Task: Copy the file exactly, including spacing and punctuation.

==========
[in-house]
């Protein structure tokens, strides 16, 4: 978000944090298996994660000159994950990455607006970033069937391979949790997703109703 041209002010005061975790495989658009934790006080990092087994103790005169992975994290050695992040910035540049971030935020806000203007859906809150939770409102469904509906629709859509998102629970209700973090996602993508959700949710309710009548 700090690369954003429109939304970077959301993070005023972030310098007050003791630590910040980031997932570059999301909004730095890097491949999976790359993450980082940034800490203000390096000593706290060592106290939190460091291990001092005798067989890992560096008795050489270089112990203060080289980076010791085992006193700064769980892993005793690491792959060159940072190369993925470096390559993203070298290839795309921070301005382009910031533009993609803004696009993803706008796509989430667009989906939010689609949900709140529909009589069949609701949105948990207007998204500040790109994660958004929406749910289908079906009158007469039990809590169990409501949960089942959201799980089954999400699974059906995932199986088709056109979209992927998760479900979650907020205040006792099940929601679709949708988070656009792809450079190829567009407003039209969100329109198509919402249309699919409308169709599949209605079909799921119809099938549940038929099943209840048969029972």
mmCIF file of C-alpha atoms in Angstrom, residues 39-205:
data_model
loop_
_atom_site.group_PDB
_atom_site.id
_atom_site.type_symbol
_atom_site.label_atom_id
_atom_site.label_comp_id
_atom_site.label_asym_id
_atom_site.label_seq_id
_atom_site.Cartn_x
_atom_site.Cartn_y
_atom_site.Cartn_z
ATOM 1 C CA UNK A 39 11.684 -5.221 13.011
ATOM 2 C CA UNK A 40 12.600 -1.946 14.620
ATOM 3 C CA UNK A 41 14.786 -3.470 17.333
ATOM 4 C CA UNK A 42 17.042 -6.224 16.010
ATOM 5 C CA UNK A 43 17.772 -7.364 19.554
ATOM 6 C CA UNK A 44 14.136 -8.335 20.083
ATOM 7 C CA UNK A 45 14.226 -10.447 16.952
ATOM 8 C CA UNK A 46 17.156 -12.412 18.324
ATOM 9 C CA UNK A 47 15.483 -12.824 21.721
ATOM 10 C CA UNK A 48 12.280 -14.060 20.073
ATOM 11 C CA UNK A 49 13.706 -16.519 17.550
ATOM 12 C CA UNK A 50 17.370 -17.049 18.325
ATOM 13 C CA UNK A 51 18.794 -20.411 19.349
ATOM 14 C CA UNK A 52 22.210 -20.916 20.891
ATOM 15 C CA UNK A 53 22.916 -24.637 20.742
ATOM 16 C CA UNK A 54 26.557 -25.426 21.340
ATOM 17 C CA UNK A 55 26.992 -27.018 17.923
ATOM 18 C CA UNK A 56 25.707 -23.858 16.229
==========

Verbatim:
[in-house]
């Protein structure tokens, strides 16, 4: 978000944090298996994660000159994950990455607006970033069937391979949790997703109703 041209002010005061975790495989658009934790006080990092087994103790005169992975994290050695992040910035540049971030935020806000203007859906809150939770409102469904509906629709859509998102629970209700973090996602993508959700949710309710009548 700090690369954003429109939304970077959301993070005023972030310098007050003791630590910040980031997932570059999301909004730095890097491949999976790359993450980082940034800490203000390096000593706290060592106290939190460091291990001092005798067989890992560096008795050489270089112990203060080289980076010791085992006193700064769980892993005793690491792959060159940072190369993925470096390559993203070298290839795309921070301005382009910031533009993609803004696009993803706008796509989430667009989906939010689609949900709140529909009589069949609701949105948990207007998204500040790109994660958004929406749910289908079906009158007469039990809590169990409501949960089942959201799980089954999400699974059906995932199986088709056109979209992927998760479900979650907020205040006792099940929601679709949708988070656009792809450079190829567009407003039209969100329109198509919402249309699919409308169709599949209605079909799921119809099938549940038929099943209840048969029972």
mmCIF file of C-alpha atoms in Angstrom, residues 39-205:
data_model
loop_
_atom_site.group_PDB
_atom_site.id
_atom_site.type_symbol
_atom_site.label_atom_id
_atom_site.label_comp_id
_atom_site.label_asym_id
_atom_site.label_seq_id
_atom_site.Cartn_x
_atom_site.Cartn_y
_atom_site.Cartn_z
ATOM 1 C CA UNK A 39 11.684 -5.221 13.011
ATOM 2 C CA UNK A 40 12.600 -1.946 14.620
ATOM 3 C CA UNK A 41 14.786 -3.470 17.333
ATOM 4 C CA UNK A 42 17.042 -6.224 16.010
ATOM 5 C CA UNK A 43 17.772 -7.364 19.554
ATOM 6 C CA UNK A 44 14.136 -8.335 20.083
ATOM 7 C CA UNK A 45 14.226 -10.447 16.952
ATOM 8 C CA UNK A 46 17.156 -12.412 18.324
ATOM 9 C CA UNK A 47 15.483 -12.824 21.721
ATOM 10 C CA UNK A 48 12.280 -14.060 20.073
ATOM 11 C CA UNK A 49 13.706 -16.519 17.550
ATOM 12 C CA UNK A 50 17.370 -17.049 18.325
ATOM 13 C CA UNK A 51 18.794 -20.411 19.349
ATOM 14 C CA UNK A 52 22.210 -20.916 20.891
ATOM 15 C CA UNK A 53 22.916 -24.637 20.742
ATOM 16 C CA UNK A 54 26.557 -25.426 21.340
ATOM 17 C CA UNK A 55 26.992 -27.018 17.923
ATOM 18 C CA UNK A 56 25.707 -23.858 16.229